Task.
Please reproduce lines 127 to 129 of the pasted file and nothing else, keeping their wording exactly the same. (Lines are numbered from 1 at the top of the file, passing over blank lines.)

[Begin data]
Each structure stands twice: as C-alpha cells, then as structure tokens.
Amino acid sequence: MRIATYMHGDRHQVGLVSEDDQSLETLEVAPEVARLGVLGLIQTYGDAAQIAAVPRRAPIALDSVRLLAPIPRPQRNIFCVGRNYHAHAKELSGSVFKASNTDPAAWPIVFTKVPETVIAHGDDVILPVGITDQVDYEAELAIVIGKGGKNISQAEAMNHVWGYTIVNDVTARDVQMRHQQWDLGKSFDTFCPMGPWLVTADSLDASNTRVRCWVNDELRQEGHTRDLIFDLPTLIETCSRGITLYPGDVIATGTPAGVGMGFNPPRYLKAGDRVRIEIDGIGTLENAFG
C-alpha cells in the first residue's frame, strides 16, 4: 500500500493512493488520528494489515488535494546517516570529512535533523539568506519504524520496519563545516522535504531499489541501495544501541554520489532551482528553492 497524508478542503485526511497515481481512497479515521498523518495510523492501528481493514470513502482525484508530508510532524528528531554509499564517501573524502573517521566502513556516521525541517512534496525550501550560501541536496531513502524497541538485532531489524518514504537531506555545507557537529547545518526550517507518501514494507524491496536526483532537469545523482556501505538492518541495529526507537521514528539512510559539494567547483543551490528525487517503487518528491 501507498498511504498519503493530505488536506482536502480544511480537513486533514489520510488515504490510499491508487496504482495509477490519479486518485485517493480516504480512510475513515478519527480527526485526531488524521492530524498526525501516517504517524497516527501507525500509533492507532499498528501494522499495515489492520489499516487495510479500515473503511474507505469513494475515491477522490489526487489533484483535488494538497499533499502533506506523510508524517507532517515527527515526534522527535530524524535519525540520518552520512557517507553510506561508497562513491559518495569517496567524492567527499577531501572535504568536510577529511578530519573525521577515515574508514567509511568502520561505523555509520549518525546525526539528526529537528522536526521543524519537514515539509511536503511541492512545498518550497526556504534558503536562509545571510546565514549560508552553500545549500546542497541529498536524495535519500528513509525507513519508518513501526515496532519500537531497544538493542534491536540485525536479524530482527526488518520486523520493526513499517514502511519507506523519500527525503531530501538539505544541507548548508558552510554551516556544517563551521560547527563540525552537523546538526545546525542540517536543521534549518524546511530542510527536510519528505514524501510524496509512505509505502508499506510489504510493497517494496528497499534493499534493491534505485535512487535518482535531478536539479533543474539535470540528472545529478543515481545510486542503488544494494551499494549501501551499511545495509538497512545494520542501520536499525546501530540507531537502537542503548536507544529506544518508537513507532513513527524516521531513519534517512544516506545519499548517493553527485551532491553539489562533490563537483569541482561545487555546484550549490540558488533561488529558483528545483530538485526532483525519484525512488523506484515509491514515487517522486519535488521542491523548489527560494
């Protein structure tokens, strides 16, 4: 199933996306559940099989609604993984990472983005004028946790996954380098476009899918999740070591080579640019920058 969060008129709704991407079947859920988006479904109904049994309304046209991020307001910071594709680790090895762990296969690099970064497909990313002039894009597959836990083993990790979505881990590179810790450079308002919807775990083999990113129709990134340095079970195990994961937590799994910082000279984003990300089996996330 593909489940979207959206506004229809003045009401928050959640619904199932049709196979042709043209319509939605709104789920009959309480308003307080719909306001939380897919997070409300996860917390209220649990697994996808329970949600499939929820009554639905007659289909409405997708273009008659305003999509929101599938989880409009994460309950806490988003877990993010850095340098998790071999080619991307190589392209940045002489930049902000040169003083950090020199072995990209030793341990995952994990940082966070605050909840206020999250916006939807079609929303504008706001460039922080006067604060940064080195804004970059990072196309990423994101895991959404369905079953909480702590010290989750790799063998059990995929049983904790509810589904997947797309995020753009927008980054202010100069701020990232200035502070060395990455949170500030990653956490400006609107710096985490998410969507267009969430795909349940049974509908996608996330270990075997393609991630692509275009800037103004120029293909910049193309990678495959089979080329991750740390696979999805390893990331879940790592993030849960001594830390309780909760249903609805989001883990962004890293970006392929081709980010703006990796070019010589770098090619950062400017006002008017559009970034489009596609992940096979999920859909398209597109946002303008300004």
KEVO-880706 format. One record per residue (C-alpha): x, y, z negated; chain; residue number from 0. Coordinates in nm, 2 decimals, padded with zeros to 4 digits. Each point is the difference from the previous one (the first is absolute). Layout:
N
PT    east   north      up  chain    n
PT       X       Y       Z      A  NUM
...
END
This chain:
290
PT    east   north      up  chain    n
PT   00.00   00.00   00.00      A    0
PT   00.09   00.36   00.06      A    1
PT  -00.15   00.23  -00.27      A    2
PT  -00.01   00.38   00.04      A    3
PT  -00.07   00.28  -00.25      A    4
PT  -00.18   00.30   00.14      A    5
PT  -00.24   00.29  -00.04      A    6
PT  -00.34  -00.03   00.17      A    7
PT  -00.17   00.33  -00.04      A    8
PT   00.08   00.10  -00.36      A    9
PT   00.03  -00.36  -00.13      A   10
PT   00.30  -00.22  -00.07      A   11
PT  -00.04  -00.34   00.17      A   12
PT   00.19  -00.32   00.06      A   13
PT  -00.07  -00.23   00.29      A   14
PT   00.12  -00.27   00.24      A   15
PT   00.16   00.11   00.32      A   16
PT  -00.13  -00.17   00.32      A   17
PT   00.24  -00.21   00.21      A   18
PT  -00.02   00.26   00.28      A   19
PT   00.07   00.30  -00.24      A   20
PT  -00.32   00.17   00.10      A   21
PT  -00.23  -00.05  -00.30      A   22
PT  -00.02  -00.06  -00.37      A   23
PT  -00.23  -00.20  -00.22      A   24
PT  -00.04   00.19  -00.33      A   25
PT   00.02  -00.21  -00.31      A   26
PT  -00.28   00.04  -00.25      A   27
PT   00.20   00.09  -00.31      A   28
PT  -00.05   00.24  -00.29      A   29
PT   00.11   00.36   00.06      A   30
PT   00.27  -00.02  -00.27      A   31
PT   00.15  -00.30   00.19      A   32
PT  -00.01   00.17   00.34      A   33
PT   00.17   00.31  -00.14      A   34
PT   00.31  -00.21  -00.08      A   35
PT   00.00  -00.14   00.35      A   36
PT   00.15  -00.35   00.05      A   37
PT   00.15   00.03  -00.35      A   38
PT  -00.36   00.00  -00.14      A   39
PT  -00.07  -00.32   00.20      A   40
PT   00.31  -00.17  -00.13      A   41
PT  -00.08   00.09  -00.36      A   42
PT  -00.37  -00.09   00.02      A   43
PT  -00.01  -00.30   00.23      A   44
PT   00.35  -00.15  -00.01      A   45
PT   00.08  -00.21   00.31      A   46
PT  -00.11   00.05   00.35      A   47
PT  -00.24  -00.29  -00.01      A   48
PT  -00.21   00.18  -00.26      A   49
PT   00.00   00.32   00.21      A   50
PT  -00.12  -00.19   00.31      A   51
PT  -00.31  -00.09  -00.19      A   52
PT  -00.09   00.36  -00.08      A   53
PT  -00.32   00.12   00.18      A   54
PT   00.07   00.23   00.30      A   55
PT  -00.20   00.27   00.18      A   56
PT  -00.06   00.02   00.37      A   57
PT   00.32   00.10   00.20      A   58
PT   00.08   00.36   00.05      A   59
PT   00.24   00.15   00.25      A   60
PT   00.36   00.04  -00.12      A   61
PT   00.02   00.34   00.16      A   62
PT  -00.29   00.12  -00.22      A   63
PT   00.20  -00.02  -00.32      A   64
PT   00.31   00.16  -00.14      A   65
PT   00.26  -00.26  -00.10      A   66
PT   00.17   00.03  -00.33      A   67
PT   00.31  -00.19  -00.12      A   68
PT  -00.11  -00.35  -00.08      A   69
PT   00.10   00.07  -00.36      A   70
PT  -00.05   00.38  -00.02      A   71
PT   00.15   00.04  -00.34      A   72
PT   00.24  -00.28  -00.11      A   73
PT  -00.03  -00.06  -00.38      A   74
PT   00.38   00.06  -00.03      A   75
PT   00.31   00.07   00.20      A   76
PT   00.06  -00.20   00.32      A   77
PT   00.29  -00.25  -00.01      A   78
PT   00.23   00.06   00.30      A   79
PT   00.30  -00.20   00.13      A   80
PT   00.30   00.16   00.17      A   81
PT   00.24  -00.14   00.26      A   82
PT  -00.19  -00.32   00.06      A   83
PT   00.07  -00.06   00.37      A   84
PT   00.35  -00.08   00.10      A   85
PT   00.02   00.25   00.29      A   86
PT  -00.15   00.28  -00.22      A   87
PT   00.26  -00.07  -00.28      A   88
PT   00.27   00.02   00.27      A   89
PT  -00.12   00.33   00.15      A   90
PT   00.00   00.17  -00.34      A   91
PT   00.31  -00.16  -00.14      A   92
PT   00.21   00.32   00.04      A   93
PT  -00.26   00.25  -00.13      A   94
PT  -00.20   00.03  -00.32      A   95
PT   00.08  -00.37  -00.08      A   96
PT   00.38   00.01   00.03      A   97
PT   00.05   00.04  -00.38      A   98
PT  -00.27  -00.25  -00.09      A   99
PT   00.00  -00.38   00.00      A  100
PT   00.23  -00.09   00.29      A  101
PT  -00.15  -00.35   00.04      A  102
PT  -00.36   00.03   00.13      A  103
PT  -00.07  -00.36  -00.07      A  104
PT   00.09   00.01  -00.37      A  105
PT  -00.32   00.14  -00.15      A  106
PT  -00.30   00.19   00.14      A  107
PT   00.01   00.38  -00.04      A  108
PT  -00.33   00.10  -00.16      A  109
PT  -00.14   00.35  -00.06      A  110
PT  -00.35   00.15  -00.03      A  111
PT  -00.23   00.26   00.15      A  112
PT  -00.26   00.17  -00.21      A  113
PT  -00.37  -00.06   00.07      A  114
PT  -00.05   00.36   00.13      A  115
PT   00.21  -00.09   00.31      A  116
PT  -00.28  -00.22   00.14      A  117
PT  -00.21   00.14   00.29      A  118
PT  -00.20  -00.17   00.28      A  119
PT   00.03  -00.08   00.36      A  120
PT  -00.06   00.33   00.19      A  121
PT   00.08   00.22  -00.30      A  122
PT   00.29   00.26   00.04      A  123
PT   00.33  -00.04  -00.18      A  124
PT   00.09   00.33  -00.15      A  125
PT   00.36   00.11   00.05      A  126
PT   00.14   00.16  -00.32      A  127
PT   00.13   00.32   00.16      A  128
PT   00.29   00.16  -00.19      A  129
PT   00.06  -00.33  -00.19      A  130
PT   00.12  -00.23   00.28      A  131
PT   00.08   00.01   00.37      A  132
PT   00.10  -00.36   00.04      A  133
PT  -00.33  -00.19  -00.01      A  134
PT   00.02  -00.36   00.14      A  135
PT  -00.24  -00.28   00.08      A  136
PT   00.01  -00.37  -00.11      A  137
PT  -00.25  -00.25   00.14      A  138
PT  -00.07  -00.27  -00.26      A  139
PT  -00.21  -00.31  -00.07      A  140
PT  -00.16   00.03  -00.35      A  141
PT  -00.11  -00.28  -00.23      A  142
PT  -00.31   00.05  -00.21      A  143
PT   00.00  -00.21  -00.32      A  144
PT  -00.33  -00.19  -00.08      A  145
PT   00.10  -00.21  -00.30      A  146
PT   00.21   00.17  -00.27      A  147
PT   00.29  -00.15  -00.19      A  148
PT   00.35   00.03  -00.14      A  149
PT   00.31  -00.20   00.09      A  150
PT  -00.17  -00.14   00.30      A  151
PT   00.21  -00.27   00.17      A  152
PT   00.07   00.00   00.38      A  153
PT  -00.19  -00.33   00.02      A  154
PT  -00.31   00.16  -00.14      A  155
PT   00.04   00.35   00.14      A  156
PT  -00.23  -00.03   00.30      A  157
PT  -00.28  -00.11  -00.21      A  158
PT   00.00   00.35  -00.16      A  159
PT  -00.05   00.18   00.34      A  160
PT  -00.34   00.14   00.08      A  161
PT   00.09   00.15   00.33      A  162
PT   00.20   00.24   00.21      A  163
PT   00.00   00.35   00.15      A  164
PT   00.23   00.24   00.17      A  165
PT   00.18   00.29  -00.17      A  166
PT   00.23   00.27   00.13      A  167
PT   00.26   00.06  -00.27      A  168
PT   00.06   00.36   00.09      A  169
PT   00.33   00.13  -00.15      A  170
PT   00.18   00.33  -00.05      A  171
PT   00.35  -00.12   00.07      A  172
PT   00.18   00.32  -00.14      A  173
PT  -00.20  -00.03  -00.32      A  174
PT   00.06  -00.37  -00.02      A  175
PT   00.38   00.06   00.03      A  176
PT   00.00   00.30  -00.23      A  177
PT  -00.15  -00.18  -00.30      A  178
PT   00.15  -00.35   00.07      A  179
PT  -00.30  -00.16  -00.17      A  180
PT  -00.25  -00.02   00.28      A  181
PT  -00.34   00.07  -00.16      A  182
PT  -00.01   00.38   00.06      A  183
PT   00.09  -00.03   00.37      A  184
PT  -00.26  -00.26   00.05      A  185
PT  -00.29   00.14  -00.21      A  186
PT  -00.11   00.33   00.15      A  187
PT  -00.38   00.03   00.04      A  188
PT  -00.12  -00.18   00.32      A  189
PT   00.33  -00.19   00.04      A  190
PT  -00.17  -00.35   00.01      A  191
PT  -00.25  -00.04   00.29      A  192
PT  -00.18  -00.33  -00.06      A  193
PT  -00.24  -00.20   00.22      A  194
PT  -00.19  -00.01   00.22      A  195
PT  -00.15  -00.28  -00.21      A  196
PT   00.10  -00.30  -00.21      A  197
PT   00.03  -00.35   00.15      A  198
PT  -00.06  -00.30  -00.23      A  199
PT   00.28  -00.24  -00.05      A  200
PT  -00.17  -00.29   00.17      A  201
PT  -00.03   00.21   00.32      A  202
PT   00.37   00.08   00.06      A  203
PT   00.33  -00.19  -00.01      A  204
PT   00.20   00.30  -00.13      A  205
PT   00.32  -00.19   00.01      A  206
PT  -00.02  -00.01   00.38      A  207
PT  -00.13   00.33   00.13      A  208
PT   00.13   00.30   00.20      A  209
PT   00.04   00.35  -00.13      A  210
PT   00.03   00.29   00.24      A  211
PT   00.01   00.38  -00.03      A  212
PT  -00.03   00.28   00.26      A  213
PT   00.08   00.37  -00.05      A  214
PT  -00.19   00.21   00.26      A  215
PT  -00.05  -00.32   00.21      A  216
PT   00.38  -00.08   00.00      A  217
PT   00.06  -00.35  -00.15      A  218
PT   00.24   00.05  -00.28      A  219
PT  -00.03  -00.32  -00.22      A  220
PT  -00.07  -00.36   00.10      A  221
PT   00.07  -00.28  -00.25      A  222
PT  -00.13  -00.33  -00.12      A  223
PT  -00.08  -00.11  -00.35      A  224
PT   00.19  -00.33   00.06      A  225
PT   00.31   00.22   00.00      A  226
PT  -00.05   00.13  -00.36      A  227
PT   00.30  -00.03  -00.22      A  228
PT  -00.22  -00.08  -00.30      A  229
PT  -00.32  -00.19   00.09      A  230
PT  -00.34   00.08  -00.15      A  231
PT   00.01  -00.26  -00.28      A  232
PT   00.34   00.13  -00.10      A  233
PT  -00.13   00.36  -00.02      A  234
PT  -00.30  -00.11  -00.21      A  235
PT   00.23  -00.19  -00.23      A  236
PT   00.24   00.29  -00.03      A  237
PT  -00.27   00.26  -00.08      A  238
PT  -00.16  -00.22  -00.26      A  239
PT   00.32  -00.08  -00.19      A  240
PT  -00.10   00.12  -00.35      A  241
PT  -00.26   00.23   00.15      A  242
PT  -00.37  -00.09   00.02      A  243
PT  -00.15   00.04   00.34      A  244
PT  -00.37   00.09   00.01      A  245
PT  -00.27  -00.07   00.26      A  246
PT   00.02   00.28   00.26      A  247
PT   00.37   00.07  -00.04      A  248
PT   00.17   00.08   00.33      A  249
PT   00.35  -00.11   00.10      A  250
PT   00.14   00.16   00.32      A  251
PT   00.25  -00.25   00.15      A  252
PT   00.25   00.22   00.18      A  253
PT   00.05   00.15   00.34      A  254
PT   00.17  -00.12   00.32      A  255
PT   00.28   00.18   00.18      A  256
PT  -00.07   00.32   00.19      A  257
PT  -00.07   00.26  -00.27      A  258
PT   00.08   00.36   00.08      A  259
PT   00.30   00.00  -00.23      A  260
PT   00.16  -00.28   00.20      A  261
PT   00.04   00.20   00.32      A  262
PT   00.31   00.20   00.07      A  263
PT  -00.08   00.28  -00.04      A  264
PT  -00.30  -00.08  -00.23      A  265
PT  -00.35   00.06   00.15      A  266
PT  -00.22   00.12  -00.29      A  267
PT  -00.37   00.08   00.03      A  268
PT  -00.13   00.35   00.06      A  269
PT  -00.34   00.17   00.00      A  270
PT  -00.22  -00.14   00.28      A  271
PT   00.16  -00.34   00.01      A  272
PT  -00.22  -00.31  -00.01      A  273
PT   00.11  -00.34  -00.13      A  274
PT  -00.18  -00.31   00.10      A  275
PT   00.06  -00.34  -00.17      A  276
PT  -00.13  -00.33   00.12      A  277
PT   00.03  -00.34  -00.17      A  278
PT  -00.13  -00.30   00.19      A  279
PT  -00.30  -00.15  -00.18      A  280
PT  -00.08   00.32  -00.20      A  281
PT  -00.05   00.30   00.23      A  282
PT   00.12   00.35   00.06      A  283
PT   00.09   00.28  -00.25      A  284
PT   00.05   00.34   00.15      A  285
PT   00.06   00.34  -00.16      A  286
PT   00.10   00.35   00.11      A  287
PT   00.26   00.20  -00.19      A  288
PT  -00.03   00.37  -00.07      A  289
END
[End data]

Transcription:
PT  -00.26   00.17  -00.21      A  113
PT  -00.37  -00.06   00.07      A  114
PT  -00.05   00.36   00.13      A  115